Sunday, August 2, 2009

Casting failure on the way to success

I did a lot of work in July and took lots of photos with the idea of writing about my adventures with lost foam casting. There is a lot of good material in the backyard metalcasting forum however I seem to have gone beyond what others have posted about -- although I am sure others have succeeded at what I am attempting.

Now that the hook is baited, what am I attempting? To make bigger castings. My goal is to be able to make a piece with as much aluminum as I can handle myself - about ten to twelve pounds.

With small pieces, lost foam is a piece of cake. You make the foam piece, hot glue a sprue and a vent, plonk it in some loose sand, and pour away.

When the piece gets bigger, everything changes. There is too much thermal mass for the molten aluminum to vaporize the foam. Acetone dissolves foam but then the loose sand collapses into the void. The first technique I tried was to put the piece in petrobond sand, ram it up, and then drip the acetone. Acetone and the vapors are very flammable - probably explosive - so I do this the day before pouring so the vapors have a good time to escape. . There is a flask with petrobond in the photo above sitting in the wagon and you can just see the red color of the sand. No explosions so far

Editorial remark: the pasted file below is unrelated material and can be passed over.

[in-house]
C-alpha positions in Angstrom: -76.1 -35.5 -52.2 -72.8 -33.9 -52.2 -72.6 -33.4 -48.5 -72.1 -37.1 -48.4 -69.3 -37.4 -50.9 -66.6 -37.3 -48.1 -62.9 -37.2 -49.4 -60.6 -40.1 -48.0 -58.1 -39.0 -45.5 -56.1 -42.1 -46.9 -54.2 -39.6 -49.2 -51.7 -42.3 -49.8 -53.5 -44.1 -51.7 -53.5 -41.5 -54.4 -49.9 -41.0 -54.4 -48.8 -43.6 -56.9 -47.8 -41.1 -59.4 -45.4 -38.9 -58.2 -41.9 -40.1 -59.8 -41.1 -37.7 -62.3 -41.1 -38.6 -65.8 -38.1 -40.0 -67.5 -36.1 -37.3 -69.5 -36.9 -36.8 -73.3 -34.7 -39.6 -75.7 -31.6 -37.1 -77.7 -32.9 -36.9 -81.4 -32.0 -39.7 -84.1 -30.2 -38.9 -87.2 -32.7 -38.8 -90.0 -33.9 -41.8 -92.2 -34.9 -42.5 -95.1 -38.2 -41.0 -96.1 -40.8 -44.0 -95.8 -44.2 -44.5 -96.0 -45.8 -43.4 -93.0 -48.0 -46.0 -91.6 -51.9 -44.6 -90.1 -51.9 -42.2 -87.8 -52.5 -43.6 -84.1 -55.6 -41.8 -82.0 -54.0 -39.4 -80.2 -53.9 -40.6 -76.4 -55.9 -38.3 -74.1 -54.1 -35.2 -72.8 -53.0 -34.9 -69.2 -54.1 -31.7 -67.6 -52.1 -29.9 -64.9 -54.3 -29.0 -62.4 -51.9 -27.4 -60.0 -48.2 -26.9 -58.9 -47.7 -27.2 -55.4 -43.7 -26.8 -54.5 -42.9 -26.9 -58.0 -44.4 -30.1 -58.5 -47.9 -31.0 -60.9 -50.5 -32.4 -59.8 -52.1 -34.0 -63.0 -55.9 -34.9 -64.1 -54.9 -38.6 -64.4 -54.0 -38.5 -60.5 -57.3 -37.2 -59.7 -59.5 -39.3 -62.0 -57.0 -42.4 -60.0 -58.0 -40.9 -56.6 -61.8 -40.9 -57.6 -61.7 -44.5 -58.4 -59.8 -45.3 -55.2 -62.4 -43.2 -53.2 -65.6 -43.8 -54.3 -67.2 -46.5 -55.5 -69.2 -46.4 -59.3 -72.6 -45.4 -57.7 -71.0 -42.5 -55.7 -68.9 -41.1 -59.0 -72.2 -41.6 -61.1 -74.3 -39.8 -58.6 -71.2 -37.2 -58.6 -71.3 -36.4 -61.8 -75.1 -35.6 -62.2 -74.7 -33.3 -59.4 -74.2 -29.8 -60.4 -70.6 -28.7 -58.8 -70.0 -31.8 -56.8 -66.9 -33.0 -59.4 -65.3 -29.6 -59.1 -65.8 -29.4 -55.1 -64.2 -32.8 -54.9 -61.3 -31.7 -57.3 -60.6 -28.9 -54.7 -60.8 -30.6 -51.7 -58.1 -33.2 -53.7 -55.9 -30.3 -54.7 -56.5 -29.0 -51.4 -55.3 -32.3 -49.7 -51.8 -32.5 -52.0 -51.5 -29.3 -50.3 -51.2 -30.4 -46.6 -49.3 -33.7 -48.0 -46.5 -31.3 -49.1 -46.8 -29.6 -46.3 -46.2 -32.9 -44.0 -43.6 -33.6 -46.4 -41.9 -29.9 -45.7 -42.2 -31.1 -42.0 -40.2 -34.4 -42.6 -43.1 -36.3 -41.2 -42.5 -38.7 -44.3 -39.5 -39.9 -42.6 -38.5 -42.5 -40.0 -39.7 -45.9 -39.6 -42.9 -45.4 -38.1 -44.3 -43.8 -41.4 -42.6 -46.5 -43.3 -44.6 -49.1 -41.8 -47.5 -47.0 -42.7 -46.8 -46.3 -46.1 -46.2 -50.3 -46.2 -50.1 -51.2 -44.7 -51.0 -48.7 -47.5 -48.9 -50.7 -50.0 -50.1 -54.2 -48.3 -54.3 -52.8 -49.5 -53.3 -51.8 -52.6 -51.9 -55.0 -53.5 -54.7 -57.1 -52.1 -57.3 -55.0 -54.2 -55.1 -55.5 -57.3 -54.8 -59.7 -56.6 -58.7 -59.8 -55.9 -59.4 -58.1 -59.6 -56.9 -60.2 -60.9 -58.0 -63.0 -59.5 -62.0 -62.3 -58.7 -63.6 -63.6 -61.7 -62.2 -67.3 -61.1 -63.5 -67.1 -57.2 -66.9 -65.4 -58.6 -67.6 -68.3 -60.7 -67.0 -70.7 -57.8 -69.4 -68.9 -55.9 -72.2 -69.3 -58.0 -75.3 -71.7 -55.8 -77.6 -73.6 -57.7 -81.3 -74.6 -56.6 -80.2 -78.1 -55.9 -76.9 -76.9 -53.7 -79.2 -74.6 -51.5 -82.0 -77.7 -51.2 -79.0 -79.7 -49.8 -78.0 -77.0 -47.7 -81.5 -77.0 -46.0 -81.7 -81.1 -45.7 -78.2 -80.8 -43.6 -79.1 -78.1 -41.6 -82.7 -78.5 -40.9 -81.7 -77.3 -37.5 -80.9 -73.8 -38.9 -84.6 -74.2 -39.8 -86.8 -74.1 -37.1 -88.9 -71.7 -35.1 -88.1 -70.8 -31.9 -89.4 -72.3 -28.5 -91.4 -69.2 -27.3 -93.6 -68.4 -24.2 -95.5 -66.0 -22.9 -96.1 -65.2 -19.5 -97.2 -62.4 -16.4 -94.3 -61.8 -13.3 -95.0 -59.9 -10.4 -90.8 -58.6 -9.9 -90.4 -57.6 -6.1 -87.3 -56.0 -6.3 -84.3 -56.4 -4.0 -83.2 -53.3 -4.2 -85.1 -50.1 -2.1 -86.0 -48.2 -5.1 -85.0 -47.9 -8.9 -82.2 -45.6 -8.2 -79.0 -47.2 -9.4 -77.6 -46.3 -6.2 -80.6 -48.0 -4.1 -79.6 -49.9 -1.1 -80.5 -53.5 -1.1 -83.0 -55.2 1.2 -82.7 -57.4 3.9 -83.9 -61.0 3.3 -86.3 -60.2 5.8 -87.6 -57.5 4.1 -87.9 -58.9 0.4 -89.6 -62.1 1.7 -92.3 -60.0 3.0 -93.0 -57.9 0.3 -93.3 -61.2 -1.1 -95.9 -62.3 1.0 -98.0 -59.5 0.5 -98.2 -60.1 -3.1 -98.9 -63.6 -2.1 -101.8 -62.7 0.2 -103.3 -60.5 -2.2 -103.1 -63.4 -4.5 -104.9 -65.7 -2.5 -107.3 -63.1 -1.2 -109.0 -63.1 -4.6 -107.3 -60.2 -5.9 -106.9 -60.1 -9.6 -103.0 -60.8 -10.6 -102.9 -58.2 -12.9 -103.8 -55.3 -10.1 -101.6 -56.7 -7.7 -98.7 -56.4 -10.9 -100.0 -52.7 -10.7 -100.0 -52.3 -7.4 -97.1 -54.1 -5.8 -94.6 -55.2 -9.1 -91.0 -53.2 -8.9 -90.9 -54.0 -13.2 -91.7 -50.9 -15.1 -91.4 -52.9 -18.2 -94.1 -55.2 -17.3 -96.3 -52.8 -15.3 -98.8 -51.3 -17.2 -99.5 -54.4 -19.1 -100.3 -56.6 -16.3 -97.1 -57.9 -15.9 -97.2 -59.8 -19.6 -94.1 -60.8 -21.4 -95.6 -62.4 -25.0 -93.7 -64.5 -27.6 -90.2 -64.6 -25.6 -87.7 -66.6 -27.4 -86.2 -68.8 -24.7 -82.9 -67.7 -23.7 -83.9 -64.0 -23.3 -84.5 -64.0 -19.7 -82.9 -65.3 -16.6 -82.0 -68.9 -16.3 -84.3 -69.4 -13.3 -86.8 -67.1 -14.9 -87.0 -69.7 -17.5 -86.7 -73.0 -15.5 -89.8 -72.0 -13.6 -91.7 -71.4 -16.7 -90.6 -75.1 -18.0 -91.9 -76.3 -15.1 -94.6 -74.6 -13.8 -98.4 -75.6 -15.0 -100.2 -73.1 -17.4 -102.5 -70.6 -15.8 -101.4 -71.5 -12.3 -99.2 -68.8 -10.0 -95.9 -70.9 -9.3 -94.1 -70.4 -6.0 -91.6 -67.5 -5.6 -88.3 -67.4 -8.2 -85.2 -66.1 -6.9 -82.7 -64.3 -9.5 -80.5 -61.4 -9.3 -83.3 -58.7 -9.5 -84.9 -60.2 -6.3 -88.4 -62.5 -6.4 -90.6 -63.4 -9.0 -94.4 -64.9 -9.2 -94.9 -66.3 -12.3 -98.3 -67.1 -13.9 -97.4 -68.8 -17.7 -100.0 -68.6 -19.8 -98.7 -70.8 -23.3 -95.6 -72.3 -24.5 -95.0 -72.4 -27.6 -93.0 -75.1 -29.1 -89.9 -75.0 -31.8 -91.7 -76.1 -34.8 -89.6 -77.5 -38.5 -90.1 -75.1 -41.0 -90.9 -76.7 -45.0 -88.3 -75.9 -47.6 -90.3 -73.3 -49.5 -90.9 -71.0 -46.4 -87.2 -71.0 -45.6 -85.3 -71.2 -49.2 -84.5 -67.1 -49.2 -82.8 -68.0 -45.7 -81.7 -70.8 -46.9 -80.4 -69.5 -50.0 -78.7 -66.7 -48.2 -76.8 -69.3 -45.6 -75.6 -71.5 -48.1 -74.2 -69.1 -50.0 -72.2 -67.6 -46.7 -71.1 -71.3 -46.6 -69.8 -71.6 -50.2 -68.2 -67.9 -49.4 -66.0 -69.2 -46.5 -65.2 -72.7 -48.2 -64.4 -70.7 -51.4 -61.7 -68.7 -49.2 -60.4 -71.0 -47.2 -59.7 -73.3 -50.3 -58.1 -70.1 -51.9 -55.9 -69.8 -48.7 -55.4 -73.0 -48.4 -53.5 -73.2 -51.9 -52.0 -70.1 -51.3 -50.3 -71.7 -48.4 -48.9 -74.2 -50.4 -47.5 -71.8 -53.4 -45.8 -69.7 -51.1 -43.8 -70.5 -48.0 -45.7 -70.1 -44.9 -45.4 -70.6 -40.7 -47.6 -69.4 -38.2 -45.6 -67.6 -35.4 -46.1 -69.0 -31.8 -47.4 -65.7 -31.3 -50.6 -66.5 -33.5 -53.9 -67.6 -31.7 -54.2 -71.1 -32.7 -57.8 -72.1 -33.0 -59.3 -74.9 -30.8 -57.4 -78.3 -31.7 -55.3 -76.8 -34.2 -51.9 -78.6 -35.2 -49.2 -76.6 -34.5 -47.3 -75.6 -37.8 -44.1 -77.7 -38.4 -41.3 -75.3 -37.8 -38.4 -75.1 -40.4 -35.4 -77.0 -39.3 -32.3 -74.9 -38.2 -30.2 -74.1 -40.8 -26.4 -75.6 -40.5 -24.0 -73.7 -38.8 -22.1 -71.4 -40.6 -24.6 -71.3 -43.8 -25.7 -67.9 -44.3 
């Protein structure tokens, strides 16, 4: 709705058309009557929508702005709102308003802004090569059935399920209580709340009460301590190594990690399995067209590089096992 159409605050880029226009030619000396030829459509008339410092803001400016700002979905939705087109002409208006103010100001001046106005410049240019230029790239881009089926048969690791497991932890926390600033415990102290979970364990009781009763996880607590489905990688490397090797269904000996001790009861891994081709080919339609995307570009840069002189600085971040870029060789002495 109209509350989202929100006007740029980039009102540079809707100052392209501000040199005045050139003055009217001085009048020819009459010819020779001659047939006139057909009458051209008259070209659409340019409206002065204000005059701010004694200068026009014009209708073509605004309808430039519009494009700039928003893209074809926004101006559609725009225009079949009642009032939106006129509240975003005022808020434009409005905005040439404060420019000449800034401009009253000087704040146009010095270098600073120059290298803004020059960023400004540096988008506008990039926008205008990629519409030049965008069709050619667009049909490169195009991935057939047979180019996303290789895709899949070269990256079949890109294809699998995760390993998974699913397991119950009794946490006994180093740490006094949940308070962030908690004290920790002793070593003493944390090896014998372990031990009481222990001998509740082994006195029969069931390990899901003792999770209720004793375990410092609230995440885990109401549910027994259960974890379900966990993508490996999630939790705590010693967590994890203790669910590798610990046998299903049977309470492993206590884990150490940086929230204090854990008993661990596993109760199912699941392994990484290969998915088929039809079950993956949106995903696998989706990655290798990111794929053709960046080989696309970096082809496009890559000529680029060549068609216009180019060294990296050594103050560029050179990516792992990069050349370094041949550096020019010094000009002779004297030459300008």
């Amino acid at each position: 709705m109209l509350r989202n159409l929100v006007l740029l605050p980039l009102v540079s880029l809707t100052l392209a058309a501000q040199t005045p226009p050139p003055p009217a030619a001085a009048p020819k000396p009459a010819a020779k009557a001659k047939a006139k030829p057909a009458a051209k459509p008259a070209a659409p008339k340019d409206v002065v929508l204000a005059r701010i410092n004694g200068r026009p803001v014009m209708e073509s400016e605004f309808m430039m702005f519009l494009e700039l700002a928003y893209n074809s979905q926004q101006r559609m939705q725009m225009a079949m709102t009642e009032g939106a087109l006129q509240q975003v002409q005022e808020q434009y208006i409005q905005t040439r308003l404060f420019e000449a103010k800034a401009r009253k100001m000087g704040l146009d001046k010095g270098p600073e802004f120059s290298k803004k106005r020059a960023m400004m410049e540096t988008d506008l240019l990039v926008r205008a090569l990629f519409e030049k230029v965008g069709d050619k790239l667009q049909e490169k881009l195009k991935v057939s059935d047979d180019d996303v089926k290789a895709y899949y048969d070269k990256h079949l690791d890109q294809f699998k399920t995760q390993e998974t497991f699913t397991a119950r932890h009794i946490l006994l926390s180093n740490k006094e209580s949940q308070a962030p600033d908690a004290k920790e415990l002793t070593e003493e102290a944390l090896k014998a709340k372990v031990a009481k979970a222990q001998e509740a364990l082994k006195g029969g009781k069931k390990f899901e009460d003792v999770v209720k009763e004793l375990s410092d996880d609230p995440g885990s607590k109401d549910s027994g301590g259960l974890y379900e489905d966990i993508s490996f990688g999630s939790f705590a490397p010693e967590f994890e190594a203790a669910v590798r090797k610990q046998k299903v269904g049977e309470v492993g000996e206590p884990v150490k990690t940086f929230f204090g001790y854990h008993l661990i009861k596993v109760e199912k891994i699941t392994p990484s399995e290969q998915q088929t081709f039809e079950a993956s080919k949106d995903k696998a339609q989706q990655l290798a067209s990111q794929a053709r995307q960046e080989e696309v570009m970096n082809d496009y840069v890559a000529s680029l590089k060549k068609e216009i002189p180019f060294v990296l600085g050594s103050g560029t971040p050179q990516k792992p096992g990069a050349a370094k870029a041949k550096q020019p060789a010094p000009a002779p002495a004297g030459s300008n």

When the piece gets bigger than the flasks on hand the options are to build a bigger flask or do something else. My pieces are often odd shapes, my petrobond is limited, my space for flasks is limited, so I opted for the something else - investment casting. This is simply investing, i.e. coating, the piece with a liquid material that becomes solid. Contemporary investment materials are expensive and require firing in a kiln. The process is designed for lost wax rather than lost foam so it will not work. As a result I have been trying a material that worked for sculptors for centuries - sand and plaster. In the photo above I am pouring a small piece in this investment.

So far the investment casts have mostly failed, however I am learning from each failure so it has been a positive experience. More to come.

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